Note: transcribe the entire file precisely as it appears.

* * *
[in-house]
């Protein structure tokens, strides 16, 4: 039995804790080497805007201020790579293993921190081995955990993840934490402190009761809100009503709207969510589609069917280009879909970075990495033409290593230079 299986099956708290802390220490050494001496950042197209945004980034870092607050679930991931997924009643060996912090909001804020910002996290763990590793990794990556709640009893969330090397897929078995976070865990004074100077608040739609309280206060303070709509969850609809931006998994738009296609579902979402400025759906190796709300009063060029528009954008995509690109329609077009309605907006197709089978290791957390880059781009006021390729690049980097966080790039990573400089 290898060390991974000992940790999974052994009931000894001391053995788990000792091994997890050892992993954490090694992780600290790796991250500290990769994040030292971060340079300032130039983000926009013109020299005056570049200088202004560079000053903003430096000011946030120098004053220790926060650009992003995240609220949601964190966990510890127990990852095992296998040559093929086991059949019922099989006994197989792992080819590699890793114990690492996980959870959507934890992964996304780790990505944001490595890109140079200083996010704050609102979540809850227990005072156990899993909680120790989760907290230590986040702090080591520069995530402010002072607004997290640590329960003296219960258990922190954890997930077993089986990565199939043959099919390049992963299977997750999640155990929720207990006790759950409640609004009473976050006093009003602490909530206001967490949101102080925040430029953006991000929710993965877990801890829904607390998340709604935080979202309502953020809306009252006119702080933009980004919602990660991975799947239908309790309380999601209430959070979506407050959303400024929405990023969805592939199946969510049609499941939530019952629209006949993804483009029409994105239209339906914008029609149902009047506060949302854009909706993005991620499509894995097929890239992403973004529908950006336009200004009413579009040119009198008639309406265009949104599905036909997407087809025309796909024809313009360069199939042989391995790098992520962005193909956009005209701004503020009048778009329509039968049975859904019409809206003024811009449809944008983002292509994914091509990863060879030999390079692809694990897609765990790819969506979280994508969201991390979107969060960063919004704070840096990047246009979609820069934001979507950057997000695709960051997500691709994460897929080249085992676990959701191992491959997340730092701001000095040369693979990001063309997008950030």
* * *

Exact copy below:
[in-house]
């Protein structure tokens, strides 16, 4: 039995804790080497805007201020790579293993921190081995955990993840934490402190009761809100009503709207969510589609069917280009879909970075990495033409290593230079 299986099956708290802390220490050494001496950042197209945004980034870092607050679930991931997924009643060996912090909001804020910002996290763990590793990794990556709640009893969330090397897929078995976070865990004074100077608040739609309280206060303070709509969850609809931006998994738009296609579902979402400025759906190796709300009063060029528009954008995509690109329609077009309605907006197709089978290791957390880059781009006021390729690049980097966080790039990573400089 290898060390991974000992940790999974052994009931000894001391053995788990000792091994997890050892992993954490090694992780600290790796991250500290990769994040030292971060340079300032130039983000926009013109020299005056570049200088202004560079000053903003430096000011946030120098004053220790926060650009992003995240609220949601964190966990510890127990990852095992296998040559093929086991059949019922099989006994197989792992080819590699890793114990690492996980959870959507934890992964996304780790990505944001490595890109140079200083996010704050609102979540809850227990005072156990899993909680120790989760907290230590986040702090080591520069995530402010002072607004997290640590329960003296219960258990922190954890997930077993089986990565199939043959099919390049992963299977997750999640155990929720207990006790759950409640609004009473976050006093009003602490909530206001967490949101102080925040430029953006991000929710993965877990801890829904607390998340709604935080979202309502953020809306009252006119702080933009980004919602990660991975799947239908309790309380999601209430959070979506407050959303400024929405990023969805592939199946969510049609499941939530019952629209006949993804483009029409994105239209339906914008029609149902009047506060949302854009909706993005991620499509894995097929890239992403973004529908950006336009200004009413579009040119009198008639309406265009949104599905036909997407087809025309796909024809313009360069199939042989391995790098992520962005193909956009005209701004503020009048778009329509039968049975859904019409809206003024811009449809944008983002292509994914091509990863060879030999390079692809694990897609765990790819969506979280994508969201991390979107969060960063919004704070840096990047246009979609820069934001979507950057997000695709960051997500691709994460897929080249085992676990959701191992491959997340730092701001000095040369693979990001063309997008950030």